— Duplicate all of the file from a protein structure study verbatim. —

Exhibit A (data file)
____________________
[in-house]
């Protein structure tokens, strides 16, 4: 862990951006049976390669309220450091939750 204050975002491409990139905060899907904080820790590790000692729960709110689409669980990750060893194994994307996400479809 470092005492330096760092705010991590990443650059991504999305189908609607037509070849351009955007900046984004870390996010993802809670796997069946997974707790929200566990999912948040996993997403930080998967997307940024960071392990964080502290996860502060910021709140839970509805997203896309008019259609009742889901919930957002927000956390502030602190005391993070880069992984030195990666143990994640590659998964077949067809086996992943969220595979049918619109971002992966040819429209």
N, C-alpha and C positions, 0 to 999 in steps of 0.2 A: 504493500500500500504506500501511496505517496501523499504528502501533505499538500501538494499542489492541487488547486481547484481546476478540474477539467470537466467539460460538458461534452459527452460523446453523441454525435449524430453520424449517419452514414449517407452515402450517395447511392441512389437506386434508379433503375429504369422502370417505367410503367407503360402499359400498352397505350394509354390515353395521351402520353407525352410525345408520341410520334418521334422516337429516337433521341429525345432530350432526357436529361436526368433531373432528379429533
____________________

[in-house]
């Protein structure tokens, strides 16, 4: 862990951006049976390669309220450091939750 204050975002491409990139905060899907904080820790590790000692729960709110689409669980990750060893194994994307996400479809 470092005492330096760092705010991590990443650059991504999305189908609607037509070849351009955007900046984004870390996010993802809670796997069946997974707790929200566990999912948040996993997403930080998967997307940024960071392990964080502290996860502060910021709140839970509805997203896309008019259609009742889901919930957002927000956390502030602190005391993070880069992984030195990666143990994640590659998964077949067809086996992943969220595979049918619109971002992966040819429209």
N, C-alpha and C positions, 0 to 999 in steps of 0.2 A: 504493500500500500504506500501511496505517496501523499504528502501533505499538500501538494499542489492541487488547486481547484481546476478540474477539467470537466467539460460538458461534452459527452460523446453523441454525435449524430453520424449517419452514414449517407452515402450517395447511392441512389437506386434508379433503375429504369422502370417505367410503367407503360402499359400498352397505350394509354390515353395521351402520353407525352410525345408520341410520334418521334422516337429516337433521341429525345432530350432526357436529361436526368433531373432528379429533